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So, if the national tresuries are bearing the costs (including administrative!) of bank restructuring funds, is the European System of Central Banks jointly and severally in dereliction of duty?

Of all the ways of organizing banking, the worst is the one we have today — Mervyn King, 25 October 2010
by Migeru (migeru at eurotrib dot com) on Thu Dec 2nd, 2010 at 05:41:14 AM EST
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Hmmm, quite possibly severally, though I'm not sure about jointly.

This is quite possibly an issue that was inconceivable to the people who designed the system and framed the treaties, and if that's the case there is little guidance to be found either in the text of the treaties themselves or the records of the deliberations.

And given that the Eurosystem is, in institutional time, brand new, there is no precedent that can be sited.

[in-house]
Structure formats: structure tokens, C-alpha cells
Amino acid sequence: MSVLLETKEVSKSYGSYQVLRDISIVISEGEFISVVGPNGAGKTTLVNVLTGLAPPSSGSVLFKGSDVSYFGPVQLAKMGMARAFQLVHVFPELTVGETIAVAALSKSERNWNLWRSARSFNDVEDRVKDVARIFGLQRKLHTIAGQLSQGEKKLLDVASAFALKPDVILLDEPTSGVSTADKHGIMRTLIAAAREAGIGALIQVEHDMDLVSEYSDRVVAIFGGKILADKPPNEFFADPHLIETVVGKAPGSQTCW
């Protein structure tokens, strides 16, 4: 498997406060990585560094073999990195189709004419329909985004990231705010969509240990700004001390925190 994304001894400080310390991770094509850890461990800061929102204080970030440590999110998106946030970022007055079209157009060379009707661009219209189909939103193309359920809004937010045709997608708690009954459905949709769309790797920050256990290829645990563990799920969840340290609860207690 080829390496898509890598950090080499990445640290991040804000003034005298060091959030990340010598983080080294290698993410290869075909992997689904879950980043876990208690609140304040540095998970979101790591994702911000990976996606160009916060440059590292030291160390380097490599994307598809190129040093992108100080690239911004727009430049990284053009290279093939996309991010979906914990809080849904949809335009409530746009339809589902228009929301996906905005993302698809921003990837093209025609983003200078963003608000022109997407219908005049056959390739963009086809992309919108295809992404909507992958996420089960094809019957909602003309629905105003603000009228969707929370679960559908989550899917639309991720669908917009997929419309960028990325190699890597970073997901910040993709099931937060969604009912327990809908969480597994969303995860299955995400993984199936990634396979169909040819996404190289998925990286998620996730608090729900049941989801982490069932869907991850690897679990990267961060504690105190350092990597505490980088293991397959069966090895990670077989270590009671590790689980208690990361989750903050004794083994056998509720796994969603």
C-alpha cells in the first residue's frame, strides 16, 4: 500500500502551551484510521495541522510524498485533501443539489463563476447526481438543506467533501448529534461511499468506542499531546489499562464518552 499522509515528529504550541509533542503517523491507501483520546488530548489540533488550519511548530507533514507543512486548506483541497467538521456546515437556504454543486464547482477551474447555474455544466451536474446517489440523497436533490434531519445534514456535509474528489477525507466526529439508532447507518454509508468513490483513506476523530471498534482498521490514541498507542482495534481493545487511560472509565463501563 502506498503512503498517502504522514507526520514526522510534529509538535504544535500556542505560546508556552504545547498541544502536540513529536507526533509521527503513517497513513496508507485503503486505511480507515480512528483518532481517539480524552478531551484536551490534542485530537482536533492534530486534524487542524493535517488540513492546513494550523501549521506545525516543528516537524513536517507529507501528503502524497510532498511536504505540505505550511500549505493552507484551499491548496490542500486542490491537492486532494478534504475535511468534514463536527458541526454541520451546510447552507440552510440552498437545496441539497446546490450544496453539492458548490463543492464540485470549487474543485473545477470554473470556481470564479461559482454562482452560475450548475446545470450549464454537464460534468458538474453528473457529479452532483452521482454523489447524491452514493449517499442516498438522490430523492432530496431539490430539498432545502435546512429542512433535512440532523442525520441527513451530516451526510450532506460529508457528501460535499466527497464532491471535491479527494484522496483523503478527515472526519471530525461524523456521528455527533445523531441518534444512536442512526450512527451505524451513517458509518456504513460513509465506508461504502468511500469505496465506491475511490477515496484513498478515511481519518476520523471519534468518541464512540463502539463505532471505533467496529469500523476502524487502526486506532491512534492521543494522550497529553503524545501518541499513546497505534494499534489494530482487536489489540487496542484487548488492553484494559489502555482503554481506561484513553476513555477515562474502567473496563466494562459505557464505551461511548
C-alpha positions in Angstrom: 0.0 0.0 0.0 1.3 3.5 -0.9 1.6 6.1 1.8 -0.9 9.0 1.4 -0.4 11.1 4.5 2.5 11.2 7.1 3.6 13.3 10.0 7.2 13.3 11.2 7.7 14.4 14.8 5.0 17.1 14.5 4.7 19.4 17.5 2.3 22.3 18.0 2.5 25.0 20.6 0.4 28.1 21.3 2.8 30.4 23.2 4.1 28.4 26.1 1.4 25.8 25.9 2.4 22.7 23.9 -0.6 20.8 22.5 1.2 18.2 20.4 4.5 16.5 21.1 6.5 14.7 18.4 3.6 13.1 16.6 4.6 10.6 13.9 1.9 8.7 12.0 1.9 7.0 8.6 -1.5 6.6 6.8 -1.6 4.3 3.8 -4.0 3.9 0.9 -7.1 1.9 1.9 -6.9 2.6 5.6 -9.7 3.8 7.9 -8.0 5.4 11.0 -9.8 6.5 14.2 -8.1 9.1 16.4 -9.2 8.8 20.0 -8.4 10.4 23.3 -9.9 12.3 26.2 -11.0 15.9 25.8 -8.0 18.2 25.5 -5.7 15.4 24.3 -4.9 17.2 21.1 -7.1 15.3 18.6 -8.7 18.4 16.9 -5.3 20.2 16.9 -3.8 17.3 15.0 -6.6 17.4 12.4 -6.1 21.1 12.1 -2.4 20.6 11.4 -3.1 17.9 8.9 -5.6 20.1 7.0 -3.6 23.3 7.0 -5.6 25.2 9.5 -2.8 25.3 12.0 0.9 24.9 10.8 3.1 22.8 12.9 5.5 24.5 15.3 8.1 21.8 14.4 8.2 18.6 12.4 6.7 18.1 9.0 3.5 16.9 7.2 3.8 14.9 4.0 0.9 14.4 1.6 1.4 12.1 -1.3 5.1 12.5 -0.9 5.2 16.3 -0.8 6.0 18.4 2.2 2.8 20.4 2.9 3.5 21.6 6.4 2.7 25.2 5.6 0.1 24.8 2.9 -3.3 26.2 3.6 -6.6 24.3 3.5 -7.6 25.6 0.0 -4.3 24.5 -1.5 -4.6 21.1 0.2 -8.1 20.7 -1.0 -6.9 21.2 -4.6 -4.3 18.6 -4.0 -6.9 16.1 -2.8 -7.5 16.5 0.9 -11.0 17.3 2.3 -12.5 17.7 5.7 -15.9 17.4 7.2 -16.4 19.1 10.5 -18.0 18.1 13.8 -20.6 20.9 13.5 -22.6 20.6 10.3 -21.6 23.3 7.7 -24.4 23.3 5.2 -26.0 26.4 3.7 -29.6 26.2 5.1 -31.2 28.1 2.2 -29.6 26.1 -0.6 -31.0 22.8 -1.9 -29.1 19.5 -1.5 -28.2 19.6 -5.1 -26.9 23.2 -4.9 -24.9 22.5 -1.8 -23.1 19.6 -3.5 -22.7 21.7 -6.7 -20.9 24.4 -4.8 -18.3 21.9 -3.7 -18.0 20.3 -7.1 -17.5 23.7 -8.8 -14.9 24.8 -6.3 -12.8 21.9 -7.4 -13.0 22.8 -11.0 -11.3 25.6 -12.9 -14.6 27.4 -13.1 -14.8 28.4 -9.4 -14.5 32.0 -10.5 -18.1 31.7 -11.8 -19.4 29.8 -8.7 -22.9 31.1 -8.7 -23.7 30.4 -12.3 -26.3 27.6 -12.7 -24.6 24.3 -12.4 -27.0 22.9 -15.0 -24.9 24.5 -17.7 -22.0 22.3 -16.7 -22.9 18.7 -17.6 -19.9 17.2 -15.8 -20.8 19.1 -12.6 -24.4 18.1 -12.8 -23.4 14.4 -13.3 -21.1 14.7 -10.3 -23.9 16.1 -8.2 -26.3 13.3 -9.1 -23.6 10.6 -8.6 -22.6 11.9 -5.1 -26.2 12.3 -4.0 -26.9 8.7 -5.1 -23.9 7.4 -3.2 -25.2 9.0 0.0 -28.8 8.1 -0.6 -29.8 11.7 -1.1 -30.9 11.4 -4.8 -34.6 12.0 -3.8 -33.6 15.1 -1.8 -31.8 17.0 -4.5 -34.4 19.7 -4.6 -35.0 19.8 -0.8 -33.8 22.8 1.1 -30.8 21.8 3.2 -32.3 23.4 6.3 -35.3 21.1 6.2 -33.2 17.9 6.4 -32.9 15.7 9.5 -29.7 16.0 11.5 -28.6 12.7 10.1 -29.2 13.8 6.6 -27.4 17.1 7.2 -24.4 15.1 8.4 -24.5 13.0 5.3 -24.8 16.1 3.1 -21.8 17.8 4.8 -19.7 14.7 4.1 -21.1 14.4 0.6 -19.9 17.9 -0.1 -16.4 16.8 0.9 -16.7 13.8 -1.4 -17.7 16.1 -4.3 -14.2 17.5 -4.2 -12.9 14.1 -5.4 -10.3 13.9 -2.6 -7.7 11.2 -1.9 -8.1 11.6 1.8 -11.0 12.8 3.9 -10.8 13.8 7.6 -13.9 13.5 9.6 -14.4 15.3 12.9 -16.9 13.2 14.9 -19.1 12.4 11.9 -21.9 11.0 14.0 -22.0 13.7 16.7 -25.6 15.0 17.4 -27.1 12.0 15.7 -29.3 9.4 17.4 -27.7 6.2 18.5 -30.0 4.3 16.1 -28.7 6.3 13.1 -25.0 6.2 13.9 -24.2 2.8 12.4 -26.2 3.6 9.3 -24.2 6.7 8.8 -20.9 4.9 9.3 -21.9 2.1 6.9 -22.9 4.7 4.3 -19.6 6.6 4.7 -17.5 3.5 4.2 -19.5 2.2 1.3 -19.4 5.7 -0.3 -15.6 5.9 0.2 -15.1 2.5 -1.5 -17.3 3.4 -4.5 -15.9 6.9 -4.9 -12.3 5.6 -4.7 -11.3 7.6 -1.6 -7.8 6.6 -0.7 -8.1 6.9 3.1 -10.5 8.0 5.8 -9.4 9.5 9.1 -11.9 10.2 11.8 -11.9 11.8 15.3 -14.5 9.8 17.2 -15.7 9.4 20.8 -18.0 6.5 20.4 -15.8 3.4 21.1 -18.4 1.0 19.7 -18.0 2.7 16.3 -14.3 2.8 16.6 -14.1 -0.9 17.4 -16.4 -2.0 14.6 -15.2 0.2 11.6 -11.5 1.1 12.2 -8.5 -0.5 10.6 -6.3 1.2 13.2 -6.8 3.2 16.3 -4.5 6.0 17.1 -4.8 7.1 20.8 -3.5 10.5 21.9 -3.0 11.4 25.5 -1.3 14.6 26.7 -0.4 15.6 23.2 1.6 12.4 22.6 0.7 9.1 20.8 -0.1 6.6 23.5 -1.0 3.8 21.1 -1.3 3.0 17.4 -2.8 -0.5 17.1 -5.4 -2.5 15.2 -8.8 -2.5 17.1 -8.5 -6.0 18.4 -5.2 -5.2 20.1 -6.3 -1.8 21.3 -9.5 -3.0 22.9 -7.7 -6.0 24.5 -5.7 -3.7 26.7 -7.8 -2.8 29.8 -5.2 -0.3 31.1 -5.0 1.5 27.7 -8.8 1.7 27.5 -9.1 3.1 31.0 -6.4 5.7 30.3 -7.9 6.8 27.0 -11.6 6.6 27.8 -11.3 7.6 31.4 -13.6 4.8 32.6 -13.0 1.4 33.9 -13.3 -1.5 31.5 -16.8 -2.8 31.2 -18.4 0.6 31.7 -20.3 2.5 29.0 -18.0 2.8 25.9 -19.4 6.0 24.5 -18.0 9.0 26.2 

So probably what it comes down to is: if an NCB decides it can create euros - and actually does so - then that will establish a precedent.

And if no NCB decides it can do so, that will set a precedent as well.

The fact is that what we're experiencing right now is a top-down disaster. -Paul Krugman

by dvx (dvx.clt št gmail dotcom) on Thu Dec 2nd, 2010 at 04:06:25 PM EST
[ Parent ]
Crises are precedent-setting and the resolution tends to become the new normal.

Unfortunately, we seem to have idiots in charge of resolving the current crisis.

Of all the ways of organizing banking, the worst is the one we have today — Mervyn King, 25 October 2010

by Migeru (migeru at eurotrib dot com) on Fri Dec 3rd, 2010 at 07:08:58 AM EST
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